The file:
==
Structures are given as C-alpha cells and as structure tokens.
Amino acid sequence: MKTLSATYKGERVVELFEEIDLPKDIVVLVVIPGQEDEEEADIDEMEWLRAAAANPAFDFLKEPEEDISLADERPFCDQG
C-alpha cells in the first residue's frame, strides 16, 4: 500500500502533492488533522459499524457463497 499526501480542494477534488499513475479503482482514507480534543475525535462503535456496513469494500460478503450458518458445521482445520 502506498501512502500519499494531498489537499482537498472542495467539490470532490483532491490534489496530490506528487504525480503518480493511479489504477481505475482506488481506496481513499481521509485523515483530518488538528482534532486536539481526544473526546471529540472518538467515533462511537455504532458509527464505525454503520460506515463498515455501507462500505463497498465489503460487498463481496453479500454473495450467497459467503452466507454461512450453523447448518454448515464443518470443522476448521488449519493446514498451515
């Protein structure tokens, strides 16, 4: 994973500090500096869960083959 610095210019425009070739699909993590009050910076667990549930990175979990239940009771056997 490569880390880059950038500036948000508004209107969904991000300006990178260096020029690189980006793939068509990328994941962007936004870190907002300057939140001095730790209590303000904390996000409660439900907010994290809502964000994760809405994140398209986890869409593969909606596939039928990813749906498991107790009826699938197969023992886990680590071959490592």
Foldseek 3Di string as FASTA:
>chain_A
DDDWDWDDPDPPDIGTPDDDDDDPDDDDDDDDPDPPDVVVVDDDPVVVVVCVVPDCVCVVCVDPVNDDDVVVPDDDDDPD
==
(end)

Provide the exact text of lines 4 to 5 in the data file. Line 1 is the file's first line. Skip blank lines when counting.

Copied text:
């Protein structure tokens, strides 16, 4: 994973500090500096869960083959 610095210019425009070739699909993590009050910076667990549930990175979990239940009771056997 490569880390880059950038500036948000508004209107969904991000300006990178260096020029690189980006793939068509990328994941962007936004870190907002300057939140001095730790209590303000904390996000409660439900907010994290809502964000994760809405994140398209986890869409593969909606596939039928990813749906498991107790009826699938197969023992886990680590071959490592």
Foldseek 3Di string as FASTA: